I guess one of the things that killed this episode was its hype. Throughout most of the fandom, this was the episode known for having bloodbending. To be honest, the bloodbending was both good and bad for the episode. Ever since 'The Puppetmaster', fans knew that Katara would have to use this technique again. And it's great to see this speculation come true. Just seeing Katara actually bloodbend again is a great moment. However, the actual bloodbending was highly disappointing. It has become a big part of Katara, some technique from the “dark side” that requires an important moment to use. But instead of bloodbending to save someone she loves, she uses it to unleash her anger on some nameless minor character of no importance whatsoever. I was slightly disappointed about how this aspect of her was treated.

Another inelegant move was the whole treatment of the subject of this episode. Katara is supposed to be undergoing a journey of coming to terms with her past and herself, to confront it and to deal with it. Yet somehow, there is no emotional connection, just an objective view of the unfolding events. The dialog might be heavy, but the feeling is all wrong. Which means that this very significant step in Katara's life is just another adventure on the way to the finale.

In the end, 'The Southern Raiders' is a two-sided coin. It was some of the best animations of the show, some excellent dialog (something that cannot be overlooked), and a very interesting ending. But in light of the finale looming ahead, and by the way the story was told, this episode fails to sink in. It just doesn't have the necessary impact it should have, given the topic, and so, even with it being a Katara episode, it is a low point in the second half of season three.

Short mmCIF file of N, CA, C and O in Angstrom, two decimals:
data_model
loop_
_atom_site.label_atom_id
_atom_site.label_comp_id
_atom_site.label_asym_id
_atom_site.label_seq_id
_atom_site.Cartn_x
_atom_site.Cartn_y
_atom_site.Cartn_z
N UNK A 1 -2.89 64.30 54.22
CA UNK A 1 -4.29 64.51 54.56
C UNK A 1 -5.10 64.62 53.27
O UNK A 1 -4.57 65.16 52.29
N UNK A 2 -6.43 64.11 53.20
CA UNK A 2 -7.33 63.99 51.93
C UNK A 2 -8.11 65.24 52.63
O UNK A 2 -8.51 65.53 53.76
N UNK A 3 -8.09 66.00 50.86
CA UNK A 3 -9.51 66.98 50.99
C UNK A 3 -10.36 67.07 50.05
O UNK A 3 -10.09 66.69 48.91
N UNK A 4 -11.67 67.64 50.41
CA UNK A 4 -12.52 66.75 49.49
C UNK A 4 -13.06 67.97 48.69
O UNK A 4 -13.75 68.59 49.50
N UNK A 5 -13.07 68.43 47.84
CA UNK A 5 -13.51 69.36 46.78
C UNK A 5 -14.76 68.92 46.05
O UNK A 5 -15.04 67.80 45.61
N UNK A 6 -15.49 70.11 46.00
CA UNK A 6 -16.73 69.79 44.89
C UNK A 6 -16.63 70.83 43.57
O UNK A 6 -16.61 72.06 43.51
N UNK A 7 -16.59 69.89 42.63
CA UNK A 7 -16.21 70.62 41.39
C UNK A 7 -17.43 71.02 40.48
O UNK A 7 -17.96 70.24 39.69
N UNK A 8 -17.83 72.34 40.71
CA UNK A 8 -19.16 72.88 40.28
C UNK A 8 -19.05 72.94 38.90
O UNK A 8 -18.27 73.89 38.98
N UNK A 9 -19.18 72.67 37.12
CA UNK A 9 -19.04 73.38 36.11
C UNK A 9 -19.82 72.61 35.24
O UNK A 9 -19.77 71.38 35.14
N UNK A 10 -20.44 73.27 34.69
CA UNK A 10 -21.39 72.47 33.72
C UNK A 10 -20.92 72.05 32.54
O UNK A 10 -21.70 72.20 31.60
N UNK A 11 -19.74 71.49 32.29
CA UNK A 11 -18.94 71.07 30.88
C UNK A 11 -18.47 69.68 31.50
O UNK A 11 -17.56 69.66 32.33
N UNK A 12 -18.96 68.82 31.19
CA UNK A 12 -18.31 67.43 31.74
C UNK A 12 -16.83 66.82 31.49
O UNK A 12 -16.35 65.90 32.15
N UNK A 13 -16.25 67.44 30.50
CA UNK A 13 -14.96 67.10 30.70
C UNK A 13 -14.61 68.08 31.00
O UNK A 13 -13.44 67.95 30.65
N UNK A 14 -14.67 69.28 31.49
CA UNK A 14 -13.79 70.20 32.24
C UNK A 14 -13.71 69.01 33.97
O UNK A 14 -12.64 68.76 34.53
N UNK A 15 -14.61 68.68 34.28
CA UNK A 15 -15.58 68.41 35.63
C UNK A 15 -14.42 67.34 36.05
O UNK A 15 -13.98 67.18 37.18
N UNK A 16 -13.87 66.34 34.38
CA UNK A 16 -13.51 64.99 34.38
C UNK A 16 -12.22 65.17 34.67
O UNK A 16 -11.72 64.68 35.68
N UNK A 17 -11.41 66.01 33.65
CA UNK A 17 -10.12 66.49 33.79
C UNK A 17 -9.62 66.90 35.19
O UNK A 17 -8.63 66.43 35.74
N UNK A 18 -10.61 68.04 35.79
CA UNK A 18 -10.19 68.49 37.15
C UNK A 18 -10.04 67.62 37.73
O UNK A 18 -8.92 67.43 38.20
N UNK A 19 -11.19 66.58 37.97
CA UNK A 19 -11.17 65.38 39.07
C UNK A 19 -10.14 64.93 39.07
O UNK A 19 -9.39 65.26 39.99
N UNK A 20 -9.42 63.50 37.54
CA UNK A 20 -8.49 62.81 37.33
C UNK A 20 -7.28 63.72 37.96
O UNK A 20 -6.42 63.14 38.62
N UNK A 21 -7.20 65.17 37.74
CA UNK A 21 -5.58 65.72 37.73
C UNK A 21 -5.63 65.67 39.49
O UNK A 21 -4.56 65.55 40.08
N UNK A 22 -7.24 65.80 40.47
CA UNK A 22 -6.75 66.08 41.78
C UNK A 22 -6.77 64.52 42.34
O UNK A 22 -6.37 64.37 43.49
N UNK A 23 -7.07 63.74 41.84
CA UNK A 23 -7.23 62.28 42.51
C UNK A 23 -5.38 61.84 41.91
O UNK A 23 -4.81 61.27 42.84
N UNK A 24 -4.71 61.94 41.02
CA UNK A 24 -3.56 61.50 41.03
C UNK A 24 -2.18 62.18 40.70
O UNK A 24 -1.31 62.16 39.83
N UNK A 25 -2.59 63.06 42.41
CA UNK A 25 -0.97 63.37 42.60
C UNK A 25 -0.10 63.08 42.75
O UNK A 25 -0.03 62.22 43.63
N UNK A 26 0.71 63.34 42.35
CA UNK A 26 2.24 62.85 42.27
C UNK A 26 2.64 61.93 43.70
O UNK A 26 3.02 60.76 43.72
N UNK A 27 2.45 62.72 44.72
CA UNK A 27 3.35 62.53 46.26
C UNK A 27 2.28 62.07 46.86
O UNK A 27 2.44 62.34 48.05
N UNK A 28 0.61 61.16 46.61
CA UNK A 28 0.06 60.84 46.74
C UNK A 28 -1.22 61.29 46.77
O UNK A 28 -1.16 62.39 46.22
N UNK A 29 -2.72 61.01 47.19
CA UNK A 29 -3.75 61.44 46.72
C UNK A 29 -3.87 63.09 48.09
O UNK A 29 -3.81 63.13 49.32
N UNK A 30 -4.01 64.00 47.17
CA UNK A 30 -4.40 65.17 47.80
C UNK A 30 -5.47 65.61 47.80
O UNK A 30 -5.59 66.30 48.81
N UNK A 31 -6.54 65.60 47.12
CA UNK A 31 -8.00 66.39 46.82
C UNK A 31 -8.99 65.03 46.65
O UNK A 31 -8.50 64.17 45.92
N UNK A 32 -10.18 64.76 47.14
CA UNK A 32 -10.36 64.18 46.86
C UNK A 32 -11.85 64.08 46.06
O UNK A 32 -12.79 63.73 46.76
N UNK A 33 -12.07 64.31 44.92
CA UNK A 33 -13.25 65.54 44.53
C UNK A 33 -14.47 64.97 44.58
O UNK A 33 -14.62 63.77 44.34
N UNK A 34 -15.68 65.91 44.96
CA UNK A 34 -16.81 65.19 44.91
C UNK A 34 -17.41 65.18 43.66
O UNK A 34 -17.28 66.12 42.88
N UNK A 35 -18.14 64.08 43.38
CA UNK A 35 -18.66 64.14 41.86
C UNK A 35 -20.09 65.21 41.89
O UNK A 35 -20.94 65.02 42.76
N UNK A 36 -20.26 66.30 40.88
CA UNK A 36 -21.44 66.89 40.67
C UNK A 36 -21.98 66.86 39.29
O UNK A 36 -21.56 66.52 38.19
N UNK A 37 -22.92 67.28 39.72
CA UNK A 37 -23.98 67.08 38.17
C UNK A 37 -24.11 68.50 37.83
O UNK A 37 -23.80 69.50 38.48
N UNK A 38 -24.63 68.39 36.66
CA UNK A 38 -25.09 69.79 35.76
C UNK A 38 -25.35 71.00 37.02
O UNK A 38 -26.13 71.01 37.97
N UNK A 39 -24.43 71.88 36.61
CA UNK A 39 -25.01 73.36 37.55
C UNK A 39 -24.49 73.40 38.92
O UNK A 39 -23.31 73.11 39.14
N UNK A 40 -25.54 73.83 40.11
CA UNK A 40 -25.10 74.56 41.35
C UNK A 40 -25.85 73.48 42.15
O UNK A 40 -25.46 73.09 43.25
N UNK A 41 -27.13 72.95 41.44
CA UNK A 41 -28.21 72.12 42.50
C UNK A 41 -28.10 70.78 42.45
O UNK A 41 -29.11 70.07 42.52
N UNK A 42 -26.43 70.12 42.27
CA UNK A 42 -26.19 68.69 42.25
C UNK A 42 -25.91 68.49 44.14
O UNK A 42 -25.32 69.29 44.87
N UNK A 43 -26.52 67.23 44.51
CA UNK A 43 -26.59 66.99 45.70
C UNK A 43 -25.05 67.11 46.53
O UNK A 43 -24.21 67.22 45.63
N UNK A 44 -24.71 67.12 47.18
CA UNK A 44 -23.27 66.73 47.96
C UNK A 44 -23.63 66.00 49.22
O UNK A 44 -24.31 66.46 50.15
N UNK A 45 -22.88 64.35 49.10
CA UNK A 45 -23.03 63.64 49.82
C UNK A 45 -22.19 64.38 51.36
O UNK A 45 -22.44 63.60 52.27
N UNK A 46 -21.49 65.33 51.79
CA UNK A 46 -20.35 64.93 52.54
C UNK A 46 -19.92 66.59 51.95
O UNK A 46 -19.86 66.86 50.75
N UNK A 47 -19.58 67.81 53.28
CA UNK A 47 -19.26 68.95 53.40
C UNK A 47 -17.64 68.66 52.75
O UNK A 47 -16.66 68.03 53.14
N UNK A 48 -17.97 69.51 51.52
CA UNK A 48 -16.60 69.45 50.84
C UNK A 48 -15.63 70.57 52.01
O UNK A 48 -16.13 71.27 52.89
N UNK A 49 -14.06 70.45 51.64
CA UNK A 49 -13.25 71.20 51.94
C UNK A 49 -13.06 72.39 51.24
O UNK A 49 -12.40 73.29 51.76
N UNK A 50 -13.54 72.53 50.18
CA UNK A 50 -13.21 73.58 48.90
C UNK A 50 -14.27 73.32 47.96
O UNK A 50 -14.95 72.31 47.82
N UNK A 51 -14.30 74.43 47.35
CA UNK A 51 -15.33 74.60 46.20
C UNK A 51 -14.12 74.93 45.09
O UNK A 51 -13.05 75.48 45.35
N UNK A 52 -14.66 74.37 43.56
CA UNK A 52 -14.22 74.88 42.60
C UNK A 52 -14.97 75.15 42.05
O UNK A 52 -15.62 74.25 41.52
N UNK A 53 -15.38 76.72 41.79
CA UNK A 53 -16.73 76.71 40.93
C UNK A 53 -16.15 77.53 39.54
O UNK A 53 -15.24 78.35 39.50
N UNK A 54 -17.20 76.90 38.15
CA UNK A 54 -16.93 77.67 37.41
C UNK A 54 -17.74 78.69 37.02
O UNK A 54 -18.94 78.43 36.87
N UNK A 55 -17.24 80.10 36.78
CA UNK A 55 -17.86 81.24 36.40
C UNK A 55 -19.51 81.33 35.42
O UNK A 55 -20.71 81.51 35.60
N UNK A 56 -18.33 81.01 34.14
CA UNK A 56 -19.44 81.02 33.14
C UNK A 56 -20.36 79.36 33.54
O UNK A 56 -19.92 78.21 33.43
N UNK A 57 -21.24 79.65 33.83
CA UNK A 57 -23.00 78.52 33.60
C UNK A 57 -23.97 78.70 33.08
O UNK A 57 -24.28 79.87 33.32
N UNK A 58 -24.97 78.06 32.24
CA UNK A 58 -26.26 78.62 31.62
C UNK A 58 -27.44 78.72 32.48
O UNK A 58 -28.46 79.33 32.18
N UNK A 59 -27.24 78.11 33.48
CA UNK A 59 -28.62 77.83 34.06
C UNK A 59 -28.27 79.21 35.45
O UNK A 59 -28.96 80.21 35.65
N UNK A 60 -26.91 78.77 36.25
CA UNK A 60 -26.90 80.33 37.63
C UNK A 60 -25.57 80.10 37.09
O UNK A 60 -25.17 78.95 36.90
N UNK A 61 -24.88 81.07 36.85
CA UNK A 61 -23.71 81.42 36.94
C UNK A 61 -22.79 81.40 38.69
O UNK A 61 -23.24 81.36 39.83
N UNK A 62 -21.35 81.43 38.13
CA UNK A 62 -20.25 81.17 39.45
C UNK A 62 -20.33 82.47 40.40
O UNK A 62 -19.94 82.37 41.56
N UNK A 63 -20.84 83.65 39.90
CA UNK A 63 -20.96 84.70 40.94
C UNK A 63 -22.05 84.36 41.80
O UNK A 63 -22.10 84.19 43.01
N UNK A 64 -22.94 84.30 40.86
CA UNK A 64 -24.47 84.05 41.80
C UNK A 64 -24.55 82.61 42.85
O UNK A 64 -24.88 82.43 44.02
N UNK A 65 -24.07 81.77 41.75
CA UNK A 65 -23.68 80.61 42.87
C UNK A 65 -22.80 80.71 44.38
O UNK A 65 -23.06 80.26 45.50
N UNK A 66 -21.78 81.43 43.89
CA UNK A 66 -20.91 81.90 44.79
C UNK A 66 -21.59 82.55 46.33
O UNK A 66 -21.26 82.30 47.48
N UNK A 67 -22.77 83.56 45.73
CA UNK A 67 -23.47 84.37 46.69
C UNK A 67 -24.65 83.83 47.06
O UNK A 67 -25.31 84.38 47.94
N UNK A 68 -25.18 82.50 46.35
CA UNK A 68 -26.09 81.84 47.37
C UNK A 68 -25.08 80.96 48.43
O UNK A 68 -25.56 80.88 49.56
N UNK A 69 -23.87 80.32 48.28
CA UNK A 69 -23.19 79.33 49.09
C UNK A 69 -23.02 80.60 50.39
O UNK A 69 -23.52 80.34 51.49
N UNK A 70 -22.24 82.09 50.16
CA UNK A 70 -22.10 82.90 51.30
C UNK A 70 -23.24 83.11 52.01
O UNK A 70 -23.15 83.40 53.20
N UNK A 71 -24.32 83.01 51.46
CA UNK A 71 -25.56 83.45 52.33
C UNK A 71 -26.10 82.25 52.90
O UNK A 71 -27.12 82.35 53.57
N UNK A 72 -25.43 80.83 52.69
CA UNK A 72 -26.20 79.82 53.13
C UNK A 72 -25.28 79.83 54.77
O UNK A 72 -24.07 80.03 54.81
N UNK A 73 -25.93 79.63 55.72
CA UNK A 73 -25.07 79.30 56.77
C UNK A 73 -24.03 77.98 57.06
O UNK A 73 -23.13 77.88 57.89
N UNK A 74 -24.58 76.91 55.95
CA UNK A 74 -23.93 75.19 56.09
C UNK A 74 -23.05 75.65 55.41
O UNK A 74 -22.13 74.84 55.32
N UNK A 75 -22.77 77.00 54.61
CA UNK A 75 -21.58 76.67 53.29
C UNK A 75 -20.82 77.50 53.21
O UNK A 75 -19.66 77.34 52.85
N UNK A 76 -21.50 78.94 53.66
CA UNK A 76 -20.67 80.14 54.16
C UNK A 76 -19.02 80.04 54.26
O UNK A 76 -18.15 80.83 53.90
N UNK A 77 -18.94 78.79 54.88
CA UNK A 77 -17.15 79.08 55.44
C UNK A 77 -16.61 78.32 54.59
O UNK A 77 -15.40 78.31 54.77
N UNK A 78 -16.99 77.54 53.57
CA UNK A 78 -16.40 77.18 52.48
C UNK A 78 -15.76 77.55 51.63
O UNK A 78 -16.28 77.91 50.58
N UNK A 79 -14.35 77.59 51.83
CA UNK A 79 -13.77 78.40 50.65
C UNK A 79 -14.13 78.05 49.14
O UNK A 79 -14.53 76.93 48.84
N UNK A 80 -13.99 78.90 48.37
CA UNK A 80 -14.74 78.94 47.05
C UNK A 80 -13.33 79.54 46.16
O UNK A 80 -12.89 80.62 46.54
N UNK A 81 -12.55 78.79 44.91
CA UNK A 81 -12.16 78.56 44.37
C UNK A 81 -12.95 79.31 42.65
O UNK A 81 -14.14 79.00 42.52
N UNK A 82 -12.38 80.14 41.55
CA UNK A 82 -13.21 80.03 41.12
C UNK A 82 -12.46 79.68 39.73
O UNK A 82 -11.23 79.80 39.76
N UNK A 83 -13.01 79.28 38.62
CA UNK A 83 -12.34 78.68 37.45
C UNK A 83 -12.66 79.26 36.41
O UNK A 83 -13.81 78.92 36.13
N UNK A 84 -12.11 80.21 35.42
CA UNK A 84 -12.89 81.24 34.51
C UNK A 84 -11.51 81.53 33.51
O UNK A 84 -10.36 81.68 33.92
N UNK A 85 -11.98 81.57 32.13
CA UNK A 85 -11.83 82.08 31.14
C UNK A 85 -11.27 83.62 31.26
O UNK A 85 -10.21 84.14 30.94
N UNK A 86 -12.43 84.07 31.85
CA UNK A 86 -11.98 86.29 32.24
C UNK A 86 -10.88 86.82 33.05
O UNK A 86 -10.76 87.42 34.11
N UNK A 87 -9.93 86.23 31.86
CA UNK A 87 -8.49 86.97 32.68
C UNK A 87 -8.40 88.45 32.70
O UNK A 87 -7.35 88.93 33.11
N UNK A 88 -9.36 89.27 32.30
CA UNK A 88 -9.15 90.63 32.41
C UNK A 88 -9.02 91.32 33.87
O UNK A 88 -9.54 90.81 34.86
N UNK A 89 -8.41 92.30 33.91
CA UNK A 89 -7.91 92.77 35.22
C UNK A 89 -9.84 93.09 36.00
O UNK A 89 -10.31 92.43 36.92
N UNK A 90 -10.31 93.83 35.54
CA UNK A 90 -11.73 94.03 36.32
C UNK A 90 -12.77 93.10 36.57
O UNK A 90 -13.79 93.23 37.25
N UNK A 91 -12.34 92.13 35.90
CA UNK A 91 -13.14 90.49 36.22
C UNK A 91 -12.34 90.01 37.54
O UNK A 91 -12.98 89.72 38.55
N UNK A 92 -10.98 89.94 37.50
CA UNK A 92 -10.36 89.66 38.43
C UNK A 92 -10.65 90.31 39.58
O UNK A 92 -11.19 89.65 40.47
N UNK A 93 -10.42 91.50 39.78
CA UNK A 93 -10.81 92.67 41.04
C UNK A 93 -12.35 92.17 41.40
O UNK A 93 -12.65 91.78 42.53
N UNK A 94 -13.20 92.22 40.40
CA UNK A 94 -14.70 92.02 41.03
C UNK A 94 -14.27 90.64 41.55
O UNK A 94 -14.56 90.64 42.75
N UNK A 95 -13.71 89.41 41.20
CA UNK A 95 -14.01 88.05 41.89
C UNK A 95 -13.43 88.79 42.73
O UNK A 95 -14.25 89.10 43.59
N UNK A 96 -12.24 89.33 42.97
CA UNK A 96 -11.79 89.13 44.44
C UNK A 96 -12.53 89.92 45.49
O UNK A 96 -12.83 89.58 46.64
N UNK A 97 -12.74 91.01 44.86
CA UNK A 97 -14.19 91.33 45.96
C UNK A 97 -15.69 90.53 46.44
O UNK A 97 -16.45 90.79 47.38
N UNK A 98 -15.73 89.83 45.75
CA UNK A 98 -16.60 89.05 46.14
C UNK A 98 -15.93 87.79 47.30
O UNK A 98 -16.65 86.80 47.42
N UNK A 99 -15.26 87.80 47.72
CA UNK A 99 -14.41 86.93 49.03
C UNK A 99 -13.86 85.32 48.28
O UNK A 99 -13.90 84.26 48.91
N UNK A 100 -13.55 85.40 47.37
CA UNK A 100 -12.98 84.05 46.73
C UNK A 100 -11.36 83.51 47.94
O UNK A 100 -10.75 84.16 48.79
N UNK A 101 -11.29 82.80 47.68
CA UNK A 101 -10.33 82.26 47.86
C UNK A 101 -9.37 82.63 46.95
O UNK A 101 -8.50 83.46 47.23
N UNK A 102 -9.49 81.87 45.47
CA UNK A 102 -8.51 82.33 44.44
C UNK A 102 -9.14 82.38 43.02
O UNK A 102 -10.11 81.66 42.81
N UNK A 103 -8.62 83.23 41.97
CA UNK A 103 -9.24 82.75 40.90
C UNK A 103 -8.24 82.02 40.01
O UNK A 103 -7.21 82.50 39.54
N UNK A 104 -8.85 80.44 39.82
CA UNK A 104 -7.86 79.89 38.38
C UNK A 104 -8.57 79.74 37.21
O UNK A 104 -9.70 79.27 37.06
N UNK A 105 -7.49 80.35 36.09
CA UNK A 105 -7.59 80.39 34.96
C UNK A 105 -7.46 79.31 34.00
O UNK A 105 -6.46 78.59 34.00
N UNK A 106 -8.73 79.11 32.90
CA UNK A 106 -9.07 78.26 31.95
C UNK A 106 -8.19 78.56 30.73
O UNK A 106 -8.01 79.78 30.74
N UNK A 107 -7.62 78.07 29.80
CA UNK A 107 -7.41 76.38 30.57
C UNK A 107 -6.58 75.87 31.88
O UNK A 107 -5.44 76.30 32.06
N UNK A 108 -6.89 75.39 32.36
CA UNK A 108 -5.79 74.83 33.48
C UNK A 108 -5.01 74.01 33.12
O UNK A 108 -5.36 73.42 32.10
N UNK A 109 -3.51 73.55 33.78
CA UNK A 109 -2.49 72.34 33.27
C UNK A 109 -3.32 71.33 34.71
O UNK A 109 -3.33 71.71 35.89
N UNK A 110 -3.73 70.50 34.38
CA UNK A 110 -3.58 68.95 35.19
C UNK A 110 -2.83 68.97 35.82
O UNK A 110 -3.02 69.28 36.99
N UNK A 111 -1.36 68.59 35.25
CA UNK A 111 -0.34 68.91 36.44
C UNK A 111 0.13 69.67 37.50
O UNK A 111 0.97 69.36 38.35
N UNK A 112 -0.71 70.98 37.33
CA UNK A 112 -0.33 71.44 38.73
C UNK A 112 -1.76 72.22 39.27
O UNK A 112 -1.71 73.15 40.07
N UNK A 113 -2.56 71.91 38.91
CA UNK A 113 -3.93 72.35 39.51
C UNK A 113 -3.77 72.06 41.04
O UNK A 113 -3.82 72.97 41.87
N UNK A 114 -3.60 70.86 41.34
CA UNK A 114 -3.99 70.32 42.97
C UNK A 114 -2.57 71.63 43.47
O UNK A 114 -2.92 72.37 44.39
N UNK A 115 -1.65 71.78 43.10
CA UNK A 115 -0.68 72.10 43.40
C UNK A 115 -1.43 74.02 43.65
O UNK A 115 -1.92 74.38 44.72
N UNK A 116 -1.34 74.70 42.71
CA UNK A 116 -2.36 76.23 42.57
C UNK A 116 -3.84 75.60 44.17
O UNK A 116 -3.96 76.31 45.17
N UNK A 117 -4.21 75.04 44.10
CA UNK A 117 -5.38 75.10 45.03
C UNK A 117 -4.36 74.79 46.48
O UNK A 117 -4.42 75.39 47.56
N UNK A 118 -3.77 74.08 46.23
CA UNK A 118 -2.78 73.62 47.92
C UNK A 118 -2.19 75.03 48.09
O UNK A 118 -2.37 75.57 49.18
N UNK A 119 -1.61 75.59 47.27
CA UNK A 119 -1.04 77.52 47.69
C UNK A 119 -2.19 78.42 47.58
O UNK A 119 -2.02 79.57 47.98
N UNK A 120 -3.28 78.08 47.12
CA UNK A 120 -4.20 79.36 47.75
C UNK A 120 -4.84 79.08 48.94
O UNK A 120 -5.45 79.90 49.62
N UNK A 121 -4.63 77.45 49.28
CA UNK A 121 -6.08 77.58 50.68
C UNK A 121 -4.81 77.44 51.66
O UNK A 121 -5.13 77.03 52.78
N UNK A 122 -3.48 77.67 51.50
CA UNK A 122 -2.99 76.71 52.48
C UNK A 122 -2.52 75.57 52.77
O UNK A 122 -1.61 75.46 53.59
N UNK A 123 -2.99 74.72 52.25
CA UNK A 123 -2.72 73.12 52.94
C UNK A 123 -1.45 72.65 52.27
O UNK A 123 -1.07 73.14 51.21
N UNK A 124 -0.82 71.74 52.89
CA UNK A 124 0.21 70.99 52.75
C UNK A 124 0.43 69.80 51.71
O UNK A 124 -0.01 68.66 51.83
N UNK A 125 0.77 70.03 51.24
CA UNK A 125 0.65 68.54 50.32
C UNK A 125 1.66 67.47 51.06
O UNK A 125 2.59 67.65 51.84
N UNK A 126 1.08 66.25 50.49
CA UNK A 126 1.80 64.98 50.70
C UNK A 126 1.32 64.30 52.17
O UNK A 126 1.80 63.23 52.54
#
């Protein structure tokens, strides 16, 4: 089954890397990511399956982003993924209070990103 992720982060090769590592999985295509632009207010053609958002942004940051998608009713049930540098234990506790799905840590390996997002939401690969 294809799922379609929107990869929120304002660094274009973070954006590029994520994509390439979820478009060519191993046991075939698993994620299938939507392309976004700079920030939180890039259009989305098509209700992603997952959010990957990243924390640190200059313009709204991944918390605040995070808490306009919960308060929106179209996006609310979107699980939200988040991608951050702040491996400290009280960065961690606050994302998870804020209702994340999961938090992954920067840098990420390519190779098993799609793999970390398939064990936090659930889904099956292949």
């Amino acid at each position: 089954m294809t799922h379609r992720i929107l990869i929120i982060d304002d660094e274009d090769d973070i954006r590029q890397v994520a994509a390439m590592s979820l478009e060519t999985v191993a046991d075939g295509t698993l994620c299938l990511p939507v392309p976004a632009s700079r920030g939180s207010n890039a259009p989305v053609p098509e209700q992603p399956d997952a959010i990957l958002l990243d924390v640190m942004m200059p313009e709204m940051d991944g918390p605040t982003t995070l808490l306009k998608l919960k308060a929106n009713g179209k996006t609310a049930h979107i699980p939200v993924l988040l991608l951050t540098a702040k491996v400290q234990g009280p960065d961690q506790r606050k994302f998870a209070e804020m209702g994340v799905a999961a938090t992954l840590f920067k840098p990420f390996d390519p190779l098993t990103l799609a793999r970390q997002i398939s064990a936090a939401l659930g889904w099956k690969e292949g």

631 words


Episode Review 317 The Ember Island Players


I see this episode as the creator's of this show saying “thank you” to the fans. It is the last “normal” episode before the finale, the last chance to insert any messages before the big bang. And really, this episode fulfills three main purposes: Make the audience laugh, recap the show, and make the fans feel right at home.

In its first purpose, this episode is a lot like 'Nightmares and Daydreams'; it creates a balance of emotions throughout the show, and presents a light-hearted mood before two hours of seriousness. But it also deals with some unresolved issues that have to be touched upon before the finale, if for no other reason than to make them recent. Things like Zuko's redemption towards his uncle, Suki's integration, and Aang and Katara's relationship come to mind.